30 June 2005

(Return to Contents)


1.26  New hybrid corn rejects pollen from all strains of corn except its own

Hooper, Nebraska
By Joy Powell, Star Tribune via Checkbiotech
Since most Minnesota corn farmers have turned to biotech seeds, others who want to grow non-biotech corn sometimes encounter a costly problem: The biotech pollen can drift from neighboring fields.

The resulting "contamination" has been a bane for farmers who want to grow non-biotech corn for export as well as for niche domestic markets that would pay a premium, from organic food companies to baby-food makers.

Now, a small Nebraska firm called Hoegemeyer Hybrids has patented a breed of non-biotech corn that the company says is resistant to such contamination.

That's of interest to many Minnesota farmers, where 63 percent of the $2 billion corn crop last year was of biotech varieties - the second-highest use of biotech corn seeds nationwide, behind South Dakota.

Raised through conventional breeding, the new hybrid corn, called PuraMaize, rejects pollen from all other strains of corn except its own - meaning that any biotech pollen that happened to drift by could not contaminate it, said inventor Tom Hoegemeyer, a nationally known corn breeder.

His company intends to complete licensing arrangements and have the commercial hybrid seed available for the 2006 growing season in Minnesota and other parts of the Corn Belt. They'll sell it through their own company to farmers, as well as through major seed companies.

"That's pretty cool, if it works," said Mark Hamerlinck, a spokesman for the Minnesota Corn Growers Association.

Hoegemeyer said his "completely natural system" will allow biotech and non-biotech cornfields to grow side by side - while also ensuring that corn grown for specialty starches, corn flakes, tacos and other corn-based products stays free of contamination by genetically modified organisms (GMOs).

"It looks like something promising for the future," especially as more biotech varieties hit the market, said Craig Williams of Stauffer Seeds, which is based in Carroll, Iowa, and sells seed in southwest and south-central Minnesota.

The PuraMaize system will enable U.S. corn growers and processors to export their corn to markets where consumers have shied away from GMOs, such as Japan and the European Union, without the expensive isolation of their non-GMO fields, Hoegemeyer said. Hoegemeyer is chief technology officer of his regional seed distributorship in Nebraska and past president of the American Seed Association's corn and sorghum division.

This week, demand for corn from Japanese importers remained weak, in part because of high prices but also because of the discovery in Japan last week of a third U.S. cargo tainted with an unapproved biotech strain.

Japanese buyers have been spooked since March, when Syngenta AG said that some of its corn seeds in the United States had been contaminated between 2001 and 2004 with its insect-resistant strain called Bt-10. That strain, which produces a toxin that kills the corn borer, has not been approved for distribution by regulators.

Hoegemeyer said he sees the value of GMO traits that improve corn yields by providing resistance to insects and certain herbicides. But for years, he also has recognized the reluctance of some consumers, particularly in Europe, Japan and Australia, to consume biotech foods.

That led him to use an "exotic" variety of corn to develop PuraMaize, which blocks pollination from external pollen sources, he said. In field tests using both purple-seeded corn and commercial biotech varieties, the contamination was either eliminated or reduced to an extremely low level that meet thresholds for non-GMO classification, he said.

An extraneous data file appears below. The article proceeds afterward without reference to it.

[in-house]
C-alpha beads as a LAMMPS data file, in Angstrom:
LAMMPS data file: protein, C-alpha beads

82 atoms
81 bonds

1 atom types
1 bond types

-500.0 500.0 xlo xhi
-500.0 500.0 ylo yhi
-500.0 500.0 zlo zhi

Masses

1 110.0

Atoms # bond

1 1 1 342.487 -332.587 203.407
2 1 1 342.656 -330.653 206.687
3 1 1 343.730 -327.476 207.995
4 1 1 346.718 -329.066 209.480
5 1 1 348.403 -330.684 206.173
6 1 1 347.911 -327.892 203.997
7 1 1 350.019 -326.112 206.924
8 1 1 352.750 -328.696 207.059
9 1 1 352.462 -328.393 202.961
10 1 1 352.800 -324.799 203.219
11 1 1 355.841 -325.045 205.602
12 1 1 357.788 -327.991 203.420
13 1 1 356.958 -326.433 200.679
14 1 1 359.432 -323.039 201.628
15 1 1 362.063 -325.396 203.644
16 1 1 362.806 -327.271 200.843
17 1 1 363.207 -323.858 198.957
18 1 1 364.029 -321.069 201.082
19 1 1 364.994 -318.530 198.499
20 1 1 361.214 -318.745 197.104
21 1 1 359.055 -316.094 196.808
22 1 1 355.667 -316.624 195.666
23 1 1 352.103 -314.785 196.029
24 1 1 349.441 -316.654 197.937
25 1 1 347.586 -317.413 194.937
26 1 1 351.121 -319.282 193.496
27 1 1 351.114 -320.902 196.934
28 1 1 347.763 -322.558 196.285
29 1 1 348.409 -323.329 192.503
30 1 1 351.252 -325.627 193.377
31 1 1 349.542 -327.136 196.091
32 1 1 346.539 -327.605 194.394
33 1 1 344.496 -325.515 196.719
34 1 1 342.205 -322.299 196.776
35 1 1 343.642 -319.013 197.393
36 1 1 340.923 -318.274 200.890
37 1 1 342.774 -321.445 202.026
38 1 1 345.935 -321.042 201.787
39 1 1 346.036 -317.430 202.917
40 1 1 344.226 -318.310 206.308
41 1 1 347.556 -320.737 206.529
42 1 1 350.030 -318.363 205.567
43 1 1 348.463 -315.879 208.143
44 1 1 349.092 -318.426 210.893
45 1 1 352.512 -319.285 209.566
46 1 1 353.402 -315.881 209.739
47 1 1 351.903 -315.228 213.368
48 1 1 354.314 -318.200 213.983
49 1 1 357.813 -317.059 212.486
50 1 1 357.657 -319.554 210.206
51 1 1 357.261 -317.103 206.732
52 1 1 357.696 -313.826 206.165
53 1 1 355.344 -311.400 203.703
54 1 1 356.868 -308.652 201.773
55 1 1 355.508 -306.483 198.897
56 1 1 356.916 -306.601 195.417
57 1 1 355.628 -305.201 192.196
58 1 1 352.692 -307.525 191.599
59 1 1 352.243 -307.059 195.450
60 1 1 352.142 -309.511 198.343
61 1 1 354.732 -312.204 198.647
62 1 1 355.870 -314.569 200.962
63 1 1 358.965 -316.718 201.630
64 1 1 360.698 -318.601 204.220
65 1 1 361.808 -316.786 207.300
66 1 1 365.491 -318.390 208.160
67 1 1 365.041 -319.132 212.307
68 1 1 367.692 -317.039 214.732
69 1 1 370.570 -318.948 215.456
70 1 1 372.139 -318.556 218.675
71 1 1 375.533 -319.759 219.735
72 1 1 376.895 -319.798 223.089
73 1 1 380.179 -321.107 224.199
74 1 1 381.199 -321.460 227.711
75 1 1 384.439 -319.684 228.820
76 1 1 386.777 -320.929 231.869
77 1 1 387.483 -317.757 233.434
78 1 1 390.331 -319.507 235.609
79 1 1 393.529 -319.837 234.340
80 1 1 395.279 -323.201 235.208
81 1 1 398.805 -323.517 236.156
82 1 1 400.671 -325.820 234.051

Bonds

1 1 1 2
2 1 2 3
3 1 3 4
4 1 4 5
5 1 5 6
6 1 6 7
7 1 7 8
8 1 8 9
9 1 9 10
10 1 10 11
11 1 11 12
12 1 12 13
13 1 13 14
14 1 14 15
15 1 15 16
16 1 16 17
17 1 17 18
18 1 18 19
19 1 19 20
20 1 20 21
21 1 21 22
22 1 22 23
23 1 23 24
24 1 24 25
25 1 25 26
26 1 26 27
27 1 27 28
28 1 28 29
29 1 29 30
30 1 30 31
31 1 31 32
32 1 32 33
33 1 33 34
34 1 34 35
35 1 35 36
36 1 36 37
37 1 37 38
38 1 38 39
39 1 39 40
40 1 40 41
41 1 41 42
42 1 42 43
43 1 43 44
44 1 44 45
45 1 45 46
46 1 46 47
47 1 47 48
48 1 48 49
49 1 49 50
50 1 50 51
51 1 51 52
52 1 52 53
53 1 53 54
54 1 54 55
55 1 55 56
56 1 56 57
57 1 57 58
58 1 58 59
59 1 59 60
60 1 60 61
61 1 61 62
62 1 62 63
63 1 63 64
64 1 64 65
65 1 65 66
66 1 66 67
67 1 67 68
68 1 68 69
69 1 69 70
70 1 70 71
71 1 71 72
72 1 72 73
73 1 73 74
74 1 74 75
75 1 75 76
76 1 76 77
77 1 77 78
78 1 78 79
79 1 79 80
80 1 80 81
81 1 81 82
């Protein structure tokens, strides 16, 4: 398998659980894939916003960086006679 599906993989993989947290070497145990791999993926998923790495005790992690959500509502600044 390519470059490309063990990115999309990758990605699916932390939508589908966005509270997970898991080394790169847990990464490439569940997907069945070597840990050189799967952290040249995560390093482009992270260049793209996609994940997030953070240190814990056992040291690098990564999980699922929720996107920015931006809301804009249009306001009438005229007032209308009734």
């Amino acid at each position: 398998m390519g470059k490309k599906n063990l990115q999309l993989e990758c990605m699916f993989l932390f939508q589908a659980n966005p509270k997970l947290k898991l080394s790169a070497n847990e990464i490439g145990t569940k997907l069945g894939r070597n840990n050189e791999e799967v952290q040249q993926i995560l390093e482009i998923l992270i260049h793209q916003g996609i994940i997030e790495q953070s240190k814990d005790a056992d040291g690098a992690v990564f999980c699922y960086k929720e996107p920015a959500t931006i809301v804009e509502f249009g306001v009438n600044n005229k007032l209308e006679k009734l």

"It could be a boon for export," said agronomy professor Rex Bernardo of the College of Agriculture, Food and Environmental Sciences at the University of Minnesota campus in St. Paul.

Like others, he's still learning about the science behind the new process, but Bernardo cautions that it's not a complete solution. Much of the contamination of non-biotech corn with biotech corn comes from mechanical equipment, from combines to grain bins to local elevators, said Bernardo, who specializes in corn breeding and genetics.

Hoegemeyer also cautions that to ensure a crop's purity, careful identity-preservation techniques still must be used as the corn is harvested, stored and shipped.

The ability to carefully trace the origin of its raw materials is critical for companies such as National Starch, a New Jersey-based food ingredient company that does not use genetically modified corn. Joseph Emling, manager of grain quality and traceability for National Starch, said he has been watching the development of PuraMaize technology.

"It'll become increasingly complex to procure non-GM corn in the future because GM adoption by farmers around the country is increasing quite quickly," Emling said. "So any kind of technology such as PuraMaize that would make it easier and less complex to procure non-GM corn for our system would certainly be something we'd be interested in."

Nationwide, the amount of biotech corn planted is expected to jump 55 percent in 2005 compared with 48 percent in 2004, said Tom Gahm, spokesman for Golden Valley-based Syngenta Seeds Inc., one of Minnesota's largest seed sellers.

Hoegemeyer, who separately conducts corn research for Syngenta, said his PuraMaize process will bring conveniences and cost savings not only to farmers but to foodmakers.

"If you are a food manufacturing company and you're needing an emulsifier starch to make baby food, for instance, you probably don't want to make separate lots of baby food for export versus domestic production," Hoegemeyer said. "It's just a lot easier to adopt something in your process that would work all over."